More from Frank Mancieri…

About the Author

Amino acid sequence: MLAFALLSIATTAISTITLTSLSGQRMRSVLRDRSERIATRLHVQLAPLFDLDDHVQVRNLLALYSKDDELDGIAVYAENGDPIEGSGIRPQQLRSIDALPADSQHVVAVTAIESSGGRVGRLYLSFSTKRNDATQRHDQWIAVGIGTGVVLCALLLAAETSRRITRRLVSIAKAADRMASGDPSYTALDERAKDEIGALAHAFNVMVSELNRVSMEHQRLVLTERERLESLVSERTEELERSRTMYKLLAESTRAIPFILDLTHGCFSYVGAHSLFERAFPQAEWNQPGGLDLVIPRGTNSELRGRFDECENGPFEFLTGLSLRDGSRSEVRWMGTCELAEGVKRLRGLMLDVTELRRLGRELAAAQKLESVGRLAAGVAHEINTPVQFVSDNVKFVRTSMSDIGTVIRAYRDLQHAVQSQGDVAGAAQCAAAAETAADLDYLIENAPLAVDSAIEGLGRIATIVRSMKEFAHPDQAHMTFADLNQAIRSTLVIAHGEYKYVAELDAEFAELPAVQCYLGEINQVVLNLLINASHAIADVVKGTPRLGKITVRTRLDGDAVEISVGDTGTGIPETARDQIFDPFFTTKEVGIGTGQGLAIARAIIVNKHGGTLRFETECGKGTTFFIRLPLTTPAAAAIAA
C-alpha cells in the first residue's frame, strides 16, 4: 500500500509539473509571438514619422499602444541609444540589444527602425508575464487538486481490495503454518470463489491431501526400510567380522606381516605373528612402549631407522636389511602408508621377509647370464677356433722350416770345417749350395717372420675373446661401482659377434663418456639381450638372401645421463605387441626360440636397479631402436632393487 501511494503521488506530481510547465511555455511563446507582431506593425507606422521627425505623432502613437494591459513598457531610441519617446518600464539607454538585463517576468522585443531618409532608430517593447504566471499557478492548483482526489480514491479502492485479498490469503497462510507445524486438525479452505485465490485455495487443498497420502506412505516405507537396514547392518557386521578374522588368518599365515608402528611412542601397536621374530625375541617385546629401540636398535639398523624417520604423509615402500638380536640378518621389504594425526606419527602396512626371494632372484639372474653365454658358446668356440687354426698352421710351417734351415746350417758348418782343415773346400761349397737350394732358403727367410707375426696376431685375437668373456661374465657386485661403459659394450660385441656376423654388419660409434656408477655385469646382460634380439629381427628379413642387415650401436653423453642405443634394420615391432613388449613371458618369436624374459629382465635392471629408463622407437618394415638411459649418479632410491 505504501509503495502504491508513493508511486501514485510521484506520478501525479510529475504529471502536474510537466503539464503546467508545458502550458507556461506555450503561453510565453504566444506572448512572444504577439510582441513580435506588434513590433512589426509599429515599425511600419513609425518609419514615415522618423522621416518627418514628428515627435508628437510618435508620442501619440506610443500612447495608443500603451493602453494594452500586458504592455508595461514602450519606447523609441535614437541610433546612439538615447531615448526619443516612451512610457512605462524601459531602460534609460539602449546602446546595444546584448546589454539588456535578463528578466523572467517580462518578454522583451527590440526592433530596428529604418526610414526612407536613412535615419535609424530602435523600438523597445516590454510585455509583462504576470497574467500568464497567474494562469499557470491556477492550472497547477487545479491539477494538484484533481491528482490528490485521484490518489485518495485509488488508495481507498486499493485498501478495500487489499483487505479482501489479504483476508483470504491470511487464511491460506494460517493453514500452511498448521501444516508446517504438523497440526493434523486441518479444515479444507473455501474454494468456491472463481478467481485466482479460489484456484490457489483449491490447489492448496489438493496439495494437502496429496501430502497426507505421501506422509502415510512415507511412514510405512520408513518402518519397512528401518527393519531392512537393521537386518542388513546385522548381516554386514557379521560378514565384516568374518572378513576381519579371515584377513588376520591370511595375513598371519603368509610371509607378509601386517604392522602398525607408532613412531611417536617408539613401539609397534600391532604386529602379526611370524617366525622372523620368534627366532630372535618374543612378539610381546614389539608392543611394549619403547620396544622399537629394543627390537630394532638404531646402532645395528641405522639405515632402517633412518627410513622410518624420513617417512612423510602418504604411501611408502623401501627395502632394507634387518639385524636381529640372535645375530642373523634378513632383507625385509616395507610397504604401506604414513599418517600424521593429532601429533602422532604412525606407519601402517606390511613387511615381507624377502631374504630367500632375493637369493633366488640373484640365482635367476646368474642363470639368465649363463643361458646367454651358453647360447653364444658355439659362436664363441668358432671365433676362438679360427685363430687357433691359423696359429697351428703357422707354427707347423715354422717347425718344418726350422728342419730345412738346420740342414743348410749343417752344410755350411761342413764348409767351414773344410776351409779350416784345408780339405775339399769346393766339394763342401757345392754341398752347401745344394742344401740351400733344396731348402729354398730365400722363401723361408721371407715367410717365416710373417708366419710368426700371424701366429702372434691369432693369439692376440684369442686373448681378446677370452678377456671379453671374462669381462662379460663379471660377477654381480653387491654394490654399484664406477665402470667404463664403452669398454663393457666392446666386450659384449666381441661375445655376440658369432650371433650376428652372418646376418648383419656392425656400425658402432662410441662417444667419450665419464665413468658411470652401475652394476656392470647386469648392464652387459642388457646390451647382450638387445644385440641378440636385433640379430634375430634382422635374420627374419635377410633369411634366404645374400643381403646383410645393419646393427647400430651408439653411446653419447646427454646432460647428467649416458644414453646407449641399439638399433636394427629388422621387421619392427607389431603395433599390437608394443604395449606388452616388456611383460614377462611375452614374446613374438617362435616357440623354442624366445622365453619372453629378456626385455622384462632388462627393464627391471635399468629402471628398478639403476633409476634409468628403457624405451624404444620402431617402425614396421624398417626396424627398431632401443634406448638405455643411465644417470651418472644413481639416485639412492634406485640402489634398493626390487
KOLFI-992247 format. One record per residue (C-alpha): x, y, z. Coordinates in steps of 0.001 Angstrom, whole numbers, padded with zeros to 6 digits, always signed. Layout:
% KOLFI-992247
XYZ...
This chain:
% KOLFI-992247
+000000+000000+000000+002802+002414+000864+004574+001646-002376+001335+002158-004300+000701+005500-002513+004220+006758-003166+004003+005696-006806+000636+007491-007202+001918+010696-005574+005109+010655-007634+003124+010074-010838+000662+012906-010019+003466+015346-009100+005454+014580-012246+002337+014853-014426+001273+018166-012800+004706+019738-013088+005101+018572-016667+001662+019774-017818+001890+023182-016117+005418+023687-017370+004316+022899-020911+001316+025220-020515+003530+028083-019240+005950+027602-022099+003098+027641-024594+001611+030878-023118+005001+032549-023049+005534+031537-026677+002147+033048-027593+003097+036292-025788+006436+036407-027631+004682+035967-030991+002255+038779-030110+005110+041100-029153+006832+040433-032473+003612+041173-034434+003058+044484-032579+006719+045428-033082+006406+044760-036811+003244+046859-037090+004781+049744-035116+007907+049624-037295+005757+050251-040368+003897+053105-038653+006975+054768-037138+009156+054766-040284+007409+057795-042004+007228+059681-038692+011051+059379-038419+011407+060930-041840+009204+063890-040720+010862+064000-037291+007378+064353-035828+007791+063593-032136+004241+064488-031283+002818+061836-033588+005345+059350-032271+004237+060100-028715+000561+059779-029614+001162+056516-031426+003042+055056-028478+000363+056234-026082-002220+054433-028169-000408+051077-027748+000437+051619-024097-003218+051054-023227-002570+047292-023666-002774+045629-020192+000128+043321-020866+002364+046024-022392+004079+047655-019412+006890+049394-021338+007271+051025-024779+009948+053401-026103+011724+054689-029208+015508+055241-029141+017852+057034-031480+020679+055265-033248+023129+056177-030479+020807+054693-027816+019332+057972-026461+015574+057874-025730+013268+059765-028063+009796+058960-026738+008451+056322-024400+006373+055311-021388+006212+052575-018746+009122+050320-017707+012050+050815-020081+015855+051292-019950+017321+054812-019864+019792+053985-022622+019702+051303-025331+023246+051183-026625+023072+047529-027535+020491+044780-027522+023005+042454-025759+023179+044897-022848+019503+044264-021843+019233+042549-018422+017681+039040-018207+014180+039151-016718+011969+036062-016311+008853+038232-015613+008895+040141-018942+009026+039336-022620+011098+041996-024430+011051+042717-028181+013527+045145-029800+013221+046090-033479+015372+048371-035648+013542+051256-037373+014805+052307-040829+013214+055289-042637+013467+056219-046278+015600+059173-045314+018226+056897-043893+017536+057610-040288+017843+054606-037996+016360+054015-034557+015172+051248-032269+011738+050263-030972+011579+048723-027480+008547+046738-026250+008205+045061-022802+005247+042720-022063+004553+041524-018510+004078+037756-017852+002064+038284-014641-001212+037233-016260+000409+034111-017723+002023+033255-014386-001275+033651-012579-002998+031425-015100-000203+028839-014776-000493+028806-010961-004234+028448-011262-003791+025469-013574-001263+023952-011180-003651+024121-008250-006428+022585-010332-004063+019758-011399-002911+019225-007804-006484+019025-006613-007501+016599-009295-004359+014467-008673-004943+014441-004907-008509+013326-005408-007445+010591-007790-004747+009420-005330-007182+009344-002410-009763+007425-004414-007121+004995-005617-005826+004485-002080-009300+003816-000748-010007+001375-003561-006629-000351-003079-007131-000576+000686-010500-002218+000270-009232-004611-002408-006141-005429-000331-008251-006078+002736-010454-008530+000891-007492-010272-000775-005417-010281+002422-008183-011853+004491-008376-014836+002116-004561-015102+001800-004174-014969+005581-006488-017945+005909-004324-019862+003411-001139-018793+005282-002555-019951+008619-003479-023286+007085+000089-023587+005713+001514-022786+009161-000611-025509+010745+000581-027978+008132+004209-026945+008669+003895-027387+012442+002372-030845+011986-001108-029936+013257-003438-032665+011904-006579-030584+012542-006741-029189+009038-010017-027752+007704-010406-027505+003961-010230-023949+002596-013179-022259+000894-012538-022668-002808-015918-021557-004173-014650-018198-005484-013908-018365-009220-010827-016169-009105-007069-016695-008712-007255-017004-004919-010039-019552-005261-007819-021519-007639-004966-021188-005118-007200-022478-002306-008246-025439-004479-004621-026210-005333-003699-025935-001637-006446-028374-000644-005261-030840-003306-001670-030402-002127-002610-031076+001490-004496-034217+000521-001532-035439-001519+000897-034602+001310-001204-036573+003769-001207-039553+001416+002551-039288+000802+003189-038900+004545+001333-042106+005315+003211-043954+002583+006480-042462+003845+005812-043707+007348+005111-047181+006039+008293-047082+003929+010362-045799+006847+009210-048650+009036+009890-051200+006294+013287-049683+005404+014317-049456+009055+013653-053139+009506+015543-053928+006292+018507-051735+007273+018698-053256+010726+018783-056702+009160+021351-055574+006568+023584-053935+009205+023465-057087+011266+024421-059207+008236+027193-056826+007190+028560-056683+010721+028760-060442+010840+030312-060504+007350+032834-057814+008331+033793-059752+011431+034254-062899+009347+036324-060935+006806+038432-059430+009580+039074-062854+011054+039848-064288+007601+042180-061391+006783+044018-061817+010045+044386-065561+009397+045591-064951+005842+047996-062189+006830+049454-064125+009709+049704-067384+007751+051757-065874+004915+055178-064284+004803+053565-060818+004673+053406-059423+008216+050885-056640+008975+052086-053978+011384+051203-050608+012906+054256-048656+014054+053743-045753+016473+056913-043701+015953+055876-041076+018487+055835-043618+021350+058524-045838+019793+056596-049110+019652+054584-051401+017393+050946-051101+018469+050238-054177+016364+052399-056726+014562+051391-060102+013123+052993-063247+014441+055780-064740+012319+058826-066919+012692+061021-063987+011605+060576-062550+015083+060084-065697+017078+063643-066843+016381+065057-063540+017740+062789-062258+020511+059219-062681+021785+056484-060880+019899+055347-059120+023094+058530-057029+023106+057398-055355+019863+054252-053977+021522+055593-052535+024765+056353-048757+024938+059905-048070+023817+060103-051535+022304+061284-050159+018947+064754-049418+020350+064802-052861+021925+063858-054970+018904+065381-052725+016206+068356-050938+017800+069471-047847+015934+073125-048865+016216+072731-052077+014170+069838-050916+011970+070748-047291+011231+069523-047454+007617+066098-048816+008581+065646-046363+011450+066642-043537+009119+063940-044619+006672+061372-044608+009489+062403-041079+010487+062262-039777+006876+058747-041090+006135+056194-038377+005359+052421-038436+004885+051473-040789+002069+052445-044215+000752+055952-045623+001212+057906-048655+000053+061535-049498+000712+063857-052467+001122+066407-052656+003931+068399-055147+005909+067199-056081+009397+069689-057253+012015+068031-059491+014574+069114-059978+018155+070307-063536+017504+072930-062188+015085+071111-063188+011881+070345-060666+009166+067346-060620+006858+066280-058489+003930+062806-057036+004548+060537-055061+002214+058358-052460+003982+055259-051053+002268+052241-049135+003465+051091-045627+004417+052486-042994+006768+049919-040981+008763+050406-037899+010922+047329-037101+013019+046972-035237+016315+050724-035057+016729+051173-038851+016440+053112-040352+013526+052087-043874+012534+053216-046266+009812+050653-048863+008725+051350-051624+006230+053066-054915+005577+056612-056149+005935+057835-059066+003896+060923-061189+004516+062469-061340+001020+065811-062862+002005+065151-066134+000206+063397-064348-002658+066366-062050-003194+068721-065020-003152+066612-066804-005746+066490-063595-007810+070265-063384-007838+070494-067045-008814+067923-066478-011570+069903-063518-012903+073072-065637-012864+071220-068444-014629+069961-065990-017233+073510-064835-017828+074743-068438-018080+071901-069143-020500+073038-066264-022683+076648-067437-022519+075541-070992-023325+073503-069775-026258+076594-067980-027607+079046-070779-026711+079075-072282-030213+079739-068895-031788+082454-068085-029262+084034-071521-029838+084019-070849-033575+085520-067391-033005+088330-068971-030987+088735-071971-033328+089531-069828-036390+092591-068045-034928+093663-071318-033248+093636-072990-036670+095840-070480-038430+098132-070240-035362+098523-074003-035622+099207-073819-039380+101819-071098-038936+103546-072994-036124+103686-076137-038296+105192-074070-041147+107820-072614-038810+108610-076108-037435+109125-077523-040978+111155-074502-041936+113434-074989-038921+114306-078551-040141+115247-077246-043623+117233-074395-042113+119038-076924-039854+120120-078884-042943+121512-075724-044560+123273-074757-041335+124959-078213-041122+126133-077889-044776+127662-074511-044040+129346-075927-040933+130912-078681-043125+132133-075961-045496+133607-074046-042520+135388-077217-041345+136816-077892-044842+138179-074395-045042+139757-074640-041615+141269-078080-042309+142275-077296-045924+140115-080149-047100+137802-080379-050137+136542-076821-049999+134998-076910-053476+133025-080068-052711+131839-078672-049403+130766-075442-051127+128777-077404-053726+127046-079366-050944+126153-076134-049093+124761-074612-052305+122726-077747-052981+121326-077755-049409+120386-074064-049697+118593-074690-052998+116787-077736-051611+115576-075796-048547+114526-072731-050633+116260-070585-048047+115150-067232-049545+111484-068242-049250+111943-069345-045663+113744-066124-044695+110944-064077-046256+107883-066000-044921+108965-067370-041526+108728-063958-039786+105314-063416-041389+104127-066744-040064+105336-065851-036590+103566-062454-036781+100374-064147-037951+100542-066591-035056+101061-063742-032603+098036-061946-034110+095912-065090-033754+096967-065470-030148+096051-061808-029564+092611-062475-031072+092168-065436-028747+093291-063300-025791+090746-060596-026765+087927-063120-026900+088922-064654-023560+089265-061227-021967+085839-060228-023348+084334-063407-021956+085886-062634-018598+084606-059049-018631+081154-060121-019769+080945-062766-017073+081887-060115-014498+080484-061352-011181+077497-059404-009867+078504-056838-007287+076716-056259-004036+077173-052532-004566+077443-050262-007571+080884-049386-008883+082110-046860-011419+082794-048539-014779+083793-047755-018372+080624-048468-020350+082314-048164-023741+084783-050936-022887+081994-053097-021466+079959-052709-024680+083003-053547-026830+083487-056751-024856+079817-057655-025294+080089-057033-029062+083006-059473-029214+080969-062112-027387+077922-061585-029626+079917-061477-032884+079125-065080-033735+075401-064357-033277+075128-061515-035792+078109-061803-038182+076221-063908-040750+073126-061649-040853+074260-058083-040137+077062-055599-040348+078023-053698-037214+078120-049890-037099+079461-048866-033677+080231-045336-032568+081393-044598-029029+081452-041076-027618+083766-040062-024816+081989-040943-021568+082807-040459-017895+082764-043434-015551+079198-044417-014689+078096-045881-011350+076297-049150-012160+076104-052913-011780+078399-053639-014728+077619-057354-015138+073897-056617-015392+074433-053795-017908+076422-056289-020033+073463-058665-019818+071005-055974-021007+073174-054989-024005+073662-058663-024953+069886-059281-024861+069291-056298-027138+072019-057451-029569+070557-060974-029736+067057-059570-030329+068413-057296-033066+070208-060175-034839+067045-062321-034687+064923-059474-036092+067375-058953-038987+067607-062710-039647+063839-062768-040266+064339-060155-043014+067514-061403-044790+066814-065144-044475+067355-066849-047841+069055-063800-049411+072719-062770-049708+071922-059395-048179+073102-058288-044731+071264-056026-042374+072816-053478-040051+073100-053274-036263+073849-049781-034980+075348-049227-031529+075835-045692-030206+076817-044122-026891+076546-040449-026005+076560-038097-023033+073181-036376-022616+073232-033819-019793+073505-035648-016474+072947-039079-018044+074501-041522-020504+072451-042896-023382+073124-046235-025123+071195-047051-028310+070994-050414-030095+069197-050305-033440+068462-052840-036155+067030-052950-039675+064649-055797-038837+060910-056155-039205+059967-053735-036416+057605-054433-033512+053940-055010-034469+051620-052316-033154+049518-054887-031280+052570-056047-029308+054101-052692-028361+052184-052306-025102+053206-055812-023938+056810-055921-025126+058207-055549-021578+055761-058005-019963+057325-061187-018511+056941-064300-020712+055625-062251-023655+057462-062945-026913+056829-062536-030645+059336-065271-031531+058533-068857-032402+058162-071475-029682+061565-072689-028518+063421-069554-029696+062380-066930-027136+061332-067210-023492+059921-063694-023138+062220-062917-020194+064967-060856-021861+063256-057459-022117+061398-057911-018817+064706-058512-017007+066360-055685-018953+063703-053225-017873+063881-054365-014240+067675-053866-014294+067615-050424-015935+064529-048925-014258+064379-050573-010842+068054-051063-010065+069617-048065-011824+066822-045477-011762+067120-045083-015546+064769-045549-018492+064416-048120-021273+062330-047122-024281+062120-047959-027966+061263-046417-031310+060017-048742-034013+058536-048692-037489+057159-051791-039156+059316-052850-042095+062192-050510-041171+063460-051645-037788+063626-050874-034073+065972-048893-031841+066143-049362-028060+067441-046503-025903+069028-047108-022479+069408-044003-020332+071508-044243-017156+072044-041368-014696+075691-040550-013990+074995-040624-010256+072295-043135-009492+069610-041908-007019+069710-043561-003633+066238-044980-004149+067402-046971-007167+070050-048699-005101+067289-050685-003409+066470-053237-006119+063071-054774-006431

www.frankmancierib2bcfo.com Professional CFO and Business Exit Consultant A financial professional for more than 30 years, with undergraduate and graduate degrees in business and accounting, Frank Mancieri provides companies with on-site chief financial officer and controller services on an as needed basis. Mr. Mancieri has strong communication skills, effectively working within all levels of a company, including boards of directors, customers, employees and vendors. He has worked effectively with owners and managers of closely held companies. He holds a Bachelor's Degree in Business Administration, specializing in accounting, and a Masters of Business Administration (MBA) in management, both from Bryant University in Smithfield, Rhode Island. He teaches part-time at Rhode Island College. Mr. Mancieri's areas of strength include: Cash flow analysis, evaluation and improvement. Evaluating systems and processes and initiating and implement necessary changes. Installation of reasonable controls to protect business assets, while allowing flexibility for innovation and change. Financial forecasting, budgeting, and reporting. Development of business plans. Financial analysis, including product-line analysis and those leading to turnaround management and business process re-engineering. Assisting business owners with acquisition and sale. Mr. Mancieri and his wife of 29 years, Sue, live in Woonsocket, Rhode Island and are the parents of two adult children. He is active in a number of business and civic organizations, including Pinnacle Equity Solutions, Exit Planning Exchange, where he serves on the Membership Committee; is an active member of The Financial Executives Networking Group, B2B Connexions, Greater Providence Chamber of Commerce, and EFNE Entrepreneur-Team; is active with Financial Executives International and Rhode Island Association of Accounting Professors. He also donates his time as a Board Member for a non-profit free health clinic in Providence, RI. www.frankmancierib2bcfo.com